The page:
PUNJAB AMENDMENT In sub-section 2 , the full-stop occurring at the end shall be replaced by a colon and thereafter the following proviso shall be added, namely: Provided that the Commissioner of a Division may, on an application made in this behalf and for reasons to be recorded, transfer an application for revision of the certificate from a Collector to any other Collector, or to a Director, Local Government, or to an Additional Commissioner in his Division.

II of , Section 2]. Where no details about the mode of payment of dower are specified in the nikahnama or the marriage contract, the entire amount of the dower shall be presumed to be payable on demand.

Power to make rules. Amendment of child marriage restraint act, xix of Omitted by Ord. Amendment of the dissolution of muslim marriages act, viii of The plea before the Court is that sections 4,5,6,7 and 12 of the Muslim Family Law Ordinance be declared repugnant to Islam.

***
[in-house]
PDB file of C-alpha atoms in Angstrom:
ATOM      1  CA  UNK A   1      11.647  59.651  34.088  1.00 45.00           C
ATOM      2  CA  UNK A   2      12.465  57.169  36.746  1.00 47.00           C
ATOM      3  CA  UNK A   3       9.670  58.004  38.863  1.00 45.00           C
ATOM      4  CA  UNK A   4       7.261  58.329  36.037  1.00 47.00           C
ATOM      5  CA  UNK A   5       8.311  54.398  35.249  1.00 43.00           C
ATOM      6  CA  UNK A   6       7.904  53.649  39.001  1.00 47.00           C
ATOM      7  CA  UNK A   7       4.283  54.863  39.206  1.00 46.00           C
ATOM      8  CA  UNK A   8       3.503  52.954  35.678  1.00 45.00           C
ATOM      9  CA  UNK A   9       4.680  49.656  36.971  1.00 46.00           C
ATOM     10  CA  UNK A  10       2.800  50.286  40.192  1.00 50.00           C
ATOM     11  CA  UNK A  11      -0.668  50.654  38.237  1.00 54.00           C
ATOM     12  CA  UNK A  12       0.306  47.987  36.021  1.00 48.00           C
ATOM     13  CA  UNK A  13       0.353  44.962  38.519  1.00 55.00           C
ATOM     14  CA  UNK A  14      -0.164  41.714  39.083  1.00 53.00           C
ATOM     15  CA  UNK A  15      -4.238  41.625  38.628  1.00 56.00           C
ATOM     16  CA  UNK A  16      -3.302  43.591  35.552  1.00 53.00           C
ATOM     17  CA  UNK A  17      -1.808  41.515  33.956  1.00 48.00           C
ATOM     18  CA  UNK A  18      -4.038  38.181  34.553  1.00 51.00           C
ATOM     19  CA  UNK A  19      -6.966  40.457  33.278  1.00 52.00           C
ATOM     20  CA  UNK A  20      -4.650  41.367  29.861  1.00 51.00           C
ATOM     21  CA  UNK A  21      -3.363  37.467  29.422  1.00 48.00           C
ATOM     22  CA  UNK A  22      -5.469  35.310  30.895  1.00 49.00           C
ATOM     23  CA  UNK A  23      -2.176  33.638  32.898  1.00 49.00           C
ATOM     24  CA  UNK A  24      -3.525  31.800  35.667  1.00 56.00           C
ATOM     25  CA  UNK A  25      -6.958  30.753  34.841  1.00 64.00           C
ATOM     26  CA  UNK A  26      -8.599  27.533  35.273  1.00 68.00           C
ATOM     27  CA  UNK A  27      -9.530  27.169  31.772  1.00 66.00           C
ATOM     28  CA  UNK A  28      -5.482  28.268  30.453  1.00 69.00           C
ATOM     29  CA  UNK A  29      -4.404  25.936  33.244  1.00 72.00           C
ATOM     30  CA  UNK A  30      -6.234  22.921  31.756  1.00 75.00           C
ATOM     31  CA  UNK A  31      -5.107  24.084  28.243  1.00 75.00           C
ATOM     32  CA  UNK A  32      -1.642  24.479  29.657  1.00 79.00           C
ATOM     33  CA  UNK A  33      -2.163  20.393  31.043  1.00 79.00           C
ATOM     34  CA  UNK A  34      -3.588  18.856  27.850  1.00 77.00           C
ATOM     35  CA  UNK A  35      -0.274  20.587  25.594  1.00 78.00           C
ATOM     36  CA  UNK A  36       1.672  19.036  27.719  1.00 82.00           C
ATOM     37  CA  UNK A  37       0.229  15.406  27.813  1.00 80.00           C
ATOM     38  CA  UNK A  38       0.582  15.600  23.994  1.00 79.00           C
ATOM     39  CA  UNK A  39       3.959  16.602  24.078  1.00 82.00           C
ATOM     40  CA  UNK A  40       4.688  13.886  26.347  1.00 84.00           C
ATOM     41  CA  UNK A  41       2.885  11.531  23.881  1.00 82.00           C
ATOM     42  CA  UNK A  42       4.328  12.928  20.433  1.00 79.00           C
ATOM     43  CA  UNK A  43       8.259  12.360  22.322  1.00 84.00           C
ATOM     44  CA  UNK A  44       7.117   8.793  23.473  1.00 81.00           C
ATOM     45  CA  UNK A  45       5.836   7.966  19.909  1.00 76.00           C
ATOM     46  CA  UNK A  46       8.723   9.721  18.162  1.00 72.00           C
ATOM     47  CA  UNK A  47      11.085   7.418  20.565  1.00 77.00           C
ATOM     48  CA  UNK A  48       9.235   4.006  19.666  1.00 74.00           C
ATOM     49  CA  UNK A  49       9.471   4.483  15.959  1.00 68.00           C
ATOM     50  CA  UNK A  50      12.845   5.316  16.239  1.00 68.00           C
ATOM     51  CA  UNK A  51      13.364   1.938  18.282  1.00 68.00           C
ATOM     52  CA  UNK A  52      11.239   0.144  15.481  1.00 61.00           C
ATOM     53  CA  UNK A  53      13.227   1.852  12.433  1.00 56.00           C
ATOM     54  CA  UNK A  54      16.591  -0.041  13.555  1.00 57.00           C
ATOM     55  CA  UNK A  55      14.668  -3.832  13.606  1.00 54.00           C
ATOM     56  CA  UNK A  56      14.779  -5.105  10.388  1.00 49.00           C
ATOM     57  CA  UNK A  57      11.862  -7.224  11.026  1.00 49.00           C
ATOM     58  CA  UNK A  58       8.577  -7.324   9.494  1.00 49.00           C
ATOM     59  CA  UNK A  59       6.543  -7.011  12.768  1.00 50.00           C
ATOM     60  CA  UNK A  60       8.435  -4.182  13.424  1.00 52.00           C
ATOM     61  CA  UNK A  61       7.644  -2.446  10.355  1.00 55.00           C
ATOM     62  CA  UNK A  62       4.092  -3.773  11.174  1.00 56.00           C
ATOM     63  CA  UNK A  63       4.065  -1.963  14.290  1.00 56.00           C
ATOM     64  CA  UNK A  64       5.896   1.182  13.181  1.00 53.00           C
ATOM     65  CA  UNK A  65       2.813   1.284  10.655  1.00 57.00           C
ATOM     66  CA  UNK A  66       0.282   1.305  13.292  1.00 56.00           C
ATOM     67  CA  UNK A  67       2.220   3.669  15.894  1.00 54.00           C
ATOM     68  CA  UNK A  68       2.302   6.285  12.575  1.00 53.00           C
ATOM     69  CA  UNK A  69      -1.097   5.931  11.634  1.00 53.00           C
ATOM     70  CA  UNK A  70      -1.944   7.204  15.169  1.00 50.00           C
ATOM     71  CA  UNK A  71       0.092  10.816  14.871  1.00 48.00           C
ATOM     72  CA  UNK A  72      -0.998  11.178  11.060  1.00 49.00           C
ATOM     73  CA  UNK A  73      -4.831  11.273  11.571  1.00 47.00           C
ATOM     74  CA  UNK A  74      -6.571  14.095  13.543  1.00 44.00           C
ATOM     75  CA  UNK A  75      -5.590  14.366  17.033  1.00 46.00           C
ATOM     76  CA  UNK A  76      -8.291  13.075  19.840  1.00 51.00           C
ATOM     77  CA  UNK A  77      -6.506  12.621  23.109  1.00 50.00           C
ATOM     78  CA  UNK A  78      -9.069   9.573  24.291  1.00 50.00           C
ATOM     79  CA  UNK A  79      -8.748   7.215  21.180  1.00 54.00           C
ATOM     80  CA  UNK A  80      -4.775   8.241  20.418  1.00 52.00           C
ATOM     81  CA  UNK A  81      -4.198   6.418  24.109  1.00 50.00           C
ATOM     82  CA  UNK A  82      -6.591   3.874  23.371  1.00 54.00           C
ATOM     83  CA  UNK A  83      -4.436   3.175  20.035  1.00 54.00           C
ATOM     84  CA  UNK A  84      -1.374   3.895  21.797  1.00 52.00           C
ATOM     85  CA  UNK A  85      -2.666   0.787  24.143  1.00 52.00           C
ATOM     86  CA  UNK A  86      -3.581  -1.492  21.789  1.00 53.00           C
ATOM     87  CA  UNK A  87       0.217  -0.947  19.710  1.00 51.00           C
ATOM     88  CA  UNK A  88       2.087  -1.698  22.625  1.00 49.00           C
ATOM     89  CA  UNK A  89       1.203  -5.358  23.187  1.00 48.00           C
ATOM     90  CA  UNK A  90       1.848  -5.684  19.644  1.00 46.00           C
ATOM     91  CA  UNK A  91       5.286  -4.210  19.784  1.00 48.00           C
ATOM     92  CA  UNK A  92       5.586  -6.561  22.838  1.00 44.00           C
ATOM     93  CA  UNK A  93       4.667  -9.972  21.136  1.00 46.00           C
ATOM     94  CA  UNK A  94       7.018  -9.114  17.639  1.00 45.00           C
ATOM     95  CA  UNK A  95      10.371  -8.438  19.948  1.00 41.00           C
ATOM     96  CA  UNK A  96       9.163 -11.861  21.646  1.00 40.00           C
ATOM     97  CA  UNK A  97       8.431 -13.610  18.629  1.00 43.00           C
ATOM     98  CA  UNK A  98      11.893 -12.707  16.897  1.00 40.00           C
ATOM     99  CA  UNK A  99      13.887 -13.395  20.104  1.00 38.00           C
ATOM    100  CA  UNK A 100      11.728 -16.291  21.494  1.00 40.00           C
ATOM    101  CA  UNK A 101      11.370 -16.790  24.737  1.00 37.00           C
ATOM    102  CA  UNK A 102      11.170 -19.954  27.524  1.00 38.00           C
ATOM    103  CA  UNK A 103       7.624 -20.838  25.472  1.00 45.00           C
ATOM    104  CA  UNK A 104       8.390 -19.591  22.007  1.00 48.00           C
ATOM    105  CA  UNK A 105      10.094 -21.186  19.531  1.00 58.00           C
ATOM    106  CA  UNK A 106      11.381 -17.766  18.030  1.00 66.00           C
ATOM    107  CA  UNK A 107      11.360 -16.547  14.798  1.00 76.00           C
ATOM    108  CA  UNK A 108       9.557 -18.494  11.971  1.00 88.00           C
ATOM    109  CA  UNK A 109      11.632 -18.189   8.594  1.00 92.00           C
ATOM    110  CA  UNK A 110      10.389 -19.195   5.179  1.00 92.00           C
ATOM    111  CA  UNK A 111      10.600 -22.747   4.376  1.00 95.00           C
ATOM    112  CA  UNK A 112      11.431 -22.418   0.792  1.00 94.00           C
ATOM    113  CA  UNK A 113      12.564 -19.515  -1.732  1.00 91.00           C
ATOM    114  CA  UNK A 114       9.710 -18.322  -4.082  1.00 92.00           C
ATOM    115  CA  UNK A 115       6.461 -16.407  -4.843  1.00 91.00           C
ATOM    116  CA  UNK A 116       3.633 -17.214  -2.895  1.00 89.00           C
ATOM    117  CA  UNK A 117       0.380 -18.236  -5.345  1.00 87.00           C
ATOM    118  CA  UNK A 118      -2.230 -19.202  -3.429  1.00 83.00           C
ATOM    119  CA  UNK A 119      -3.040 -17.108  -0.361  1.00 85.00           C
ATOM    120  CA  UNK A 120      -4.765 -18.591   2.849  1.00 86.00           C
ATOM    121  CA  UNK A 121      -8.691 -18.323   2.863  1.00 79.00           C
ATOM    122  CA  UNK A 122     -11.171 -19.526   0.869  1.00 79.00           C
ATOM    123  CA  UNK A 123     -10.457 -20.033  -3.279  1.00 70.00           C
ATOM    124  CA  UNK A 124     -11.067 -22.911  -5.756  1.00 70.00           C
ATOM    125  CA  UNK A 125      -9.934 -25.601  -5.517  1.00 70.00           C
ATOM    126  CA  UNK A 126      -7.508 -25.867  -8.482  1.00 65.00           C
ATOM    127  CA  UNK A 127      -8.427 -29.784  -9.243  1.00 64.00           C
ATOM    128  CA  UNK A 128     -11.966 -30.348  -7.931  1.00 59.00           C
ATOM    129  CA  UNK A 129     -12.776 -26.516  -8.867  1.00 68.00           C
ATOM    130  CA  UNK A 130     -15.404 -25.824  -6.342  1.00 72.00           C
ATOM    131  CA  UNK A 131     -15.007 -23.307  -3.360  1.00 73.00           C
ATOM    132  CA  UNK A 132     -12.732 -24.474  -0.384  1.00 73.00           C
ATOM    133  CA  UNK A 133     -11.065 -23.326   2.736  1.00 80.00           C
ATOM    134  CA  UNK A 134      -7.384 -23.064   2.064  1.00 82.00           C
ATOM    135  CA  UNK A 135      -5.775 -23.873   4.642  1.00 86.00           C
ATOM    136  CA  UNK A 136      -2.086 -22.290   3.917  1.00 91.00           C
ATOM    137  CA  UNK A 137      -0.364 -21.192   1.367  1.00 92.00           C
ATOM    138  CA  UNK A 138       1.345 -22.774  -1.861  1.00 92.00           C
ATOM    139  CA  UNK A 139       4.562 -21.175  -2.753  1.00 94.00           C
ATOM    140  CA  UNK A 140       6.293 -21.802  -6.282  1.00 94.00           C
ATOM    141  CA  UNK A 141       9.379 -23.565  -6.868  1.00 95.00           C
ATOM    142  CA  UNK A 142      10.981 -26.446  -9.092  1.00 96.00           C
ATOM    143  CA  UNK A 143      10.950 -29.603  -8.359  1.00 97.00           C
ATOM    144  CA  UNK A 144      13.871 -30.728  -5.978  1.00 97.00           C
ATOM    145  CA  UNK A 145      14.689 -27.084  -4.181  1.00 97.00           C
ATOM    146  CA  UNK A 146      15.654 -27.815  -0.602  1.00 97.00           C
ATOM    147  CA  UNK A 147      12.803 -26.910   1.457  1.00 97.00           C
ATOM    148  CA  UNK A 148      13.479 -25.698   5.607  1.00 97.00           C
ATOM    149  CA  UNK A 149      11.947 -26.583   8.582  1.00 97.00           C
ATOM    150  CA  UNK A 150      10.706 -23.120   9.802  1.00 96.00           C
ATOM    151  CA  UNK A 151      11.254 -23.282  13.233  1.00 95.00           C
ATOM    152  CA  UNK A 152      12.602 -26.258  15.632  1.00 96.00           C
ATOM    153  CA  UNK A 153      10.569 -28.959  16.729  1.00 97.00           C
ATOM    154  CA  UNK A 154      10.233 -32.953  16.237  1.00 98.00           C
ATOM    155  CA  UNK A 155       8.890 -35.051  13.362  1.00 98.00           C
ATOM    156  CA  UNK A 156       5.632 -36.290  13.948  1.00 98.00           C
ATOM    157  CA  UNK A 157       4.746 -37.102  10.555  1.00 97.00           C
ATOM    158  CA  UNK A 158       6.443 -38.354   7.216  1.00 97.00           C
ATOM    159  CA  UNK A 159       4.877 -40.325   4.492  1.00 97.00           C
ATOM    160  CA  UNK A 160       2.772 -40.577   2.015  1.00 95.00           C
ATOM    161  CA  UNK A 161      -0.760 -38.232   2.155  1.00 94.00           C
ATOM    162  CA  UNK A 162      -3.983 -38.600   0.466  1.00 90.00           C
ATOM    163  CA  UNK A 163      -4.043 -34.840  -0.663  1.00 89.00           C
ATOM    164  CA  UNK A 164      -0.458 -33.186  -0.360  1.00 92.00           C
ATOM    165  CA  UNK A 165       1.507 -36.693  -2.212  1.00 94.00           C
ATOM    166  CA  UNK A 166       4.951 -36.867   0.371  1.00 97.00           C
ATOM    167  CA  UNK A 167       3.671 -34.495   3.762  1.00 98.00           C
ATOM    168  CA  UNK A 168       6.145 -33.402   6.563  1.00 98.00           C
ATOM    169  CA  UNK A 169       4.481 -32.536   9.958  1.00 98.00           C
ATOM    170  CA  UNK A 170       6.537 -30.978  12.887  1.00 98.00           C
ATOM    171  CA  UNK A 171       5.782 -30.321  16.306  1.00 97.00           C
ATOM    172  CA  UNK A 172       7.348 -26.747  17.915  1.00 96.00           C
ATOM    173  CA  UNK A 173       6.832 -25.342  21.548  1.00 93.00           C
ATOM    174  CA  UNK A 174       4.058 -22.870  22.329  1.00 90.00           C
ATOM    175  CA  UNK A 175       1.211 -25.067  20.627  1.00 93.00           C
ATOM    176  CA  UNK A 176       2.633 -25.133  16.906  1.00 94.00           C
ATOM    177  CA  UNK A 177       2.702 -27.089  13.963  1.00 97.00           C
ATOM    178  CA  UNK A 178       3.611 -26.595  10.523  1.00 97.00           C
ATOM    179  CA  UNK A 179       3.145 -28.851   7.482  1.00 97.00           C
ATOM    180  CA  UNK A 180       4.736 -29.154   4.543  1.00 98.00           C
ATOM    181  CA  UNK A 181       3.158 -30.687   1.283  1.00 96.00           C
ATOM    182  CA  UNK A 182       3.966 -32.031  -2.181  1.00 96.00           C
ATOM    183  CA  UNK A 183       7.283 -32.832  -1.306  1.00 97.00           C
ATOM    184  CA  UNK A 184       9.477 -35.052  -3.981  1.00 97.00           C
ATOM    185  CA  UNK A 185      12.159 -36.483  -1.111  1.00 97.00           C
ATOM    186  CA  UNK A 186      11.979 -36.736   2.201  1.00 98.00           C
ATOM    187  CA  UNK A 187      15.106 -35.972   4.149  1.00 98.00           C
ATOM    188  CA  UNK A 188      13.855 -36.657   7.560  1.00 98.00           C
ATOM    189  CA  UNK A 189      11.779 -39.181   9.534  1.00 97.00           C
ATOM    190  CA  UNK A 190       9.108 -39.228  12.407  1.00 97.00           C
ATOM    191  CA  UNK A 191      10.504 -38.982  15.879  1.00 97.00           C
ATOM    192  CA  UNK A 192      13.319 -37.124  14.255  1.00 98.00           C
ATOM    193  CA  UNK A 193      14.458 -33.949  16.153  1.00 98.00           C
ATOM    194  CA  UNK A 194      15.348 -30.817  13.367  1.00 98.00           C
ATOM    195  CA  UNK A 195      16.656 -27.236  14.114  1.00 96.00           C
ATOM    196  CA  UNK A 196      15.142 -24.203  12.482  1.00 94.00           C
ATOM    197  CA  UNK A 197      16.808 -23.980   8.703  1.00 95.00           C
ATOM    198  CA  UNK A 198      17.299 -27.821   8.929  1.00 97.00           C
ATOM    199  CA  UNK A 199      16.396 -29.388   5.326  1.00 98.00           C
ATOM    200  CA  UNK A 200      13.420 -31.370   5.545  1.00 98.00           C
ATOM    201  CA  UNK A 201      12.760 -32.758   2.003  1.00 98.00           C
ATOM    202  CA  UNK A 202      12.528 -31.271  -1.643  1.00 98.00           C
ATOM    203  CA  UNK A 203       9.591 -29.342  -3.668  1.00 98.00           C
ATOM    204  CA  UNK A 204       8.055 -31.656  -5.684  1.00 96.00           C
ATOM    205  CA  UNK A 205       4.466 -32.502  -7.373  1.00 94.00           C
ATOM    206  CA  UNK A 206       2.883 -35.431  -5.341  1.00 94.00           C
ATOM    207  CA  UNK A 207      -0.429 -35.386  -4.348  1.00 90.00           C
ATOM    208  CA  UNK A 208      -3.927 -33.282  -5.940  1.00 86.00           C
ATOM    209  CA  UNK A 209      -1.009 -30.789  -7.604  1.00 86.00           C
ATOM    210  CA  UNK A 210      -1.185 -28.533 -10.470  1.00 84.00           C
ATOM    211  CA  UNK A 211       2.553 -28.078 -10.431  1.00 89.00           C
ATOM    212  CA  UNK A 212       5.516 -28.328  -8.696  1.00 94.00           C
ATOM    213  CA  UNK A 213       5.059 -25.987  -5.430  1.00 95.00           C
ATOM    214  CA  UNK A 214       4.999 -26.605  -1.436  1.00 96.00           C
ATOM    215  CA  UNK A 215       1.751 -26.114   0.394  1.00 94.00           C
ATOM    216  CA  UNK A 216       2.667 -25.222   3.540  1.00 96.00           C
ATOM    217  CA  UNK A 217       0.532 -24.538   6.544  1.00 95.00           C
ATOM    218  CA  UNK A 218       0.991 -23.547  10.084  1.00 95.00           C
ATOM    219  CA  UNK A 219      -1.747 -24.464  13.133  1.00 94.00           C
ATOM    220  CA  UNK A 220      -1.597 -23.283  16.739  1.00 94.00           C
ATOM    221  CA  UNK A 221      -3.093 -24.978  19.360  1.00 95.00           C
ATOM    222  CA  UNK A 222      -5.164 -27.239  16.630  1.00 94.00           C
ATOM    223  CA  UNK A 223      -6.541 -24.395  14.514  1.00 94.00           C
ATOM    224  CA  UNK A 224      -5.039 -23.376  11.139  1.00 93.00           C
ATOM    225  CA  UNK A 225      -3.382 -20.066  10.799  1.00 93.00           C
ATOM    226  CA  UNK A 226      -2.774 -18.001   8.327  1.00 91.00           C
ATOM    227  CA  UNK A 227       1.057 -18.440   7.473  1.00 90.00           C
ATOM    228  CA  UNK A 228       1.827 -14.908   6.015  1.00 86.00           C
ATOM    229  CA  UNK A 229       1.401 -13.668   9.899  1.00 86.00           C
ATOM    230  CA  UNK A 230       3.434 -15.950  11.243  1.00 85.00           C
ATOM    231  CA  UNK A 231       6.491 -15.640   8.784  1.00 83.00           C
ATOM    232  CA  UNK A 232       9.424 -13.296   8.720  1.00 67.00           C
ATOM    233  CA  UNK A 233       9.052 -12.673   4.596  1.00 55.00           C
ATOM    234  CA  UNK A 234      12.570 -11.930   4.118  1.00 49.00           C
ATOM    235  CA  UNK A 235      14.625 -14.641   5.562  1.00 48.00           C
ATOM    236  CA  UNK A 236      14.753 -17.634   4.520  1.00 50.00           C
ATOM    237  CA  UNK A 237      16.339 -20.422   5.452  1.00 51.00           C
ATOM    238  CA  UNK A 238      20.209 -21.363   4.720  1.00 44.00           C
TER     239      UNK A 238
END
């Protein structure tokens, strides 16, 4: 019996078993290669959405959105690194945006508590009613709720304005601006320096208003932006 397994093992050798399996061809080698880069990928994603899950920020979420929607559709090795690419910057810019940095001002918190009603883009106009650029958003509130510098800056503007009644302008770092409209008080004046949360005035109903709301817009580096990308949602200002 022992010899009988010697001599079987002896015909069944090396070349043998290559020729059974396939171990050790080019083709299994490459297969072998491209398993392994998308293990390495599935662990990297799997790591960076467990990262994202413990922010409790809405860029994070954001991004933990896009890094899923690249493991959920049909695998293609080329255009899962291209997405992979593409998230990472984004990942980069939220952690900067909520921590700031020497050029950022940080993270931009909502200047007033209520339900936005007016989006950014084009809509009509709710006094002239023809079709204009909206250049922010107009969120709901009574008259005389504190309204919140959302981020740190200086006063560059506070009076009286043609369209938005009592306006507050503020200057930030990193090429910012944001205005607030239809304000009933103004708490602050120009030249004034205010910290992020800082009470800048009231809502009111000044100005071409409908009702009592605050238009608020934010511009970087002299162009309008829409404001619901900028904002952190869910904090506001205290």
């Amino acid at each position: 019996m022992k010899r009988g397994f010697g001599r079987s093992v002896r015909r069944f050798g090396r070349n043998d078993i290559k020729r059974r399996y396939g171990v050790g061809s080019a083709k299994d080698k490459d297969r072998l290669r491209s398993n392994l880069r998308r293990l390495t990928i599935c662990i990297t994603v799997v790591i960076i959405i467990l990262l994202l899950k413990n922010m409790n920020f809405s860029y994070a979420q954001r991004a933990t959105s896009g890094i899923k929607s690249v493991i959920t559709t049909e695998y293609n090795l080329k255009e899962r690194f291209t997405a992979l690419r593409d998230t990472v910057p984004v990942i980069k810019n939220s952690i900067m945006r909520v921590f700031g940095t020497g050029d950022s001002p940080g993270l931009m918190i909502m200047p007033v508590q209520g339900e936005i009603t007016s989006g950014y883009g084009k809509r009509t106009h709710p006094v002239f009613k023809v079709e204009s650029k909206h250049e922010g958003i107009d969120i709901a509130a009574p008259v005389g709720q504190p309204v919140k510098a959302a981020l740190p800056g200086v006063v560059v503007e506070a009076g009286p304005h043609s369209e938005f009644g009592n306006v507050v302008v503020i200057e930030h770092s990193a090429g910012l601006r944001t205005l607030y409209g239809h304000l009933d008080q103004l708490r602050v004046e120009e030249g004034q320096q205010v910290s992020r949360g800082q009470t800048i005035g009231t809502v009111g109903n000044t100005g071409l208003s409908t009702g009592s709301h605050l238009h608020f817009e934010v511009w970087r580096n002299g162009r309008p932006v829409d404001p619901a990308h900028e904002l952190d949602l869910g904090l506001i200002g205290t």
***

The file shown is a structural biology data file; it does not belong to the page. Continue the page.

Section 4 of the Ordinance, after reinterpreting the tradition based on the Quran, had laid down that orphaned grand-children may receive share from the property of their grand-parents. Section 5 had laid down that a nikah be registered with the union council to be legally valid.

Section 7 had laid down that a divorcing husband shall send notice of divorce to the union council and supply a copy of it to the divorcee wife, after which an arbitration council would try for reconciliation between the two parties.

Section 12 had banned child marriage and set a minimum age for the marriage of boys 18 years and girls 14 years , although marriageability is still adjudged many different ways in Pakistan. The petitioners have opposed the above provisions of the Ordinance, in particular the irreducible legal requirement to register nikah and divorce at the union council, holding that unregistered divorce is not be invalid. They also favour the unfettered right of men to contract additional marriages without intercession of the union council and consent of the first wife.

As for the nikah document, they propose that each cleric solemnising the nikah be allowed to issue a personal certificate for legal purposes.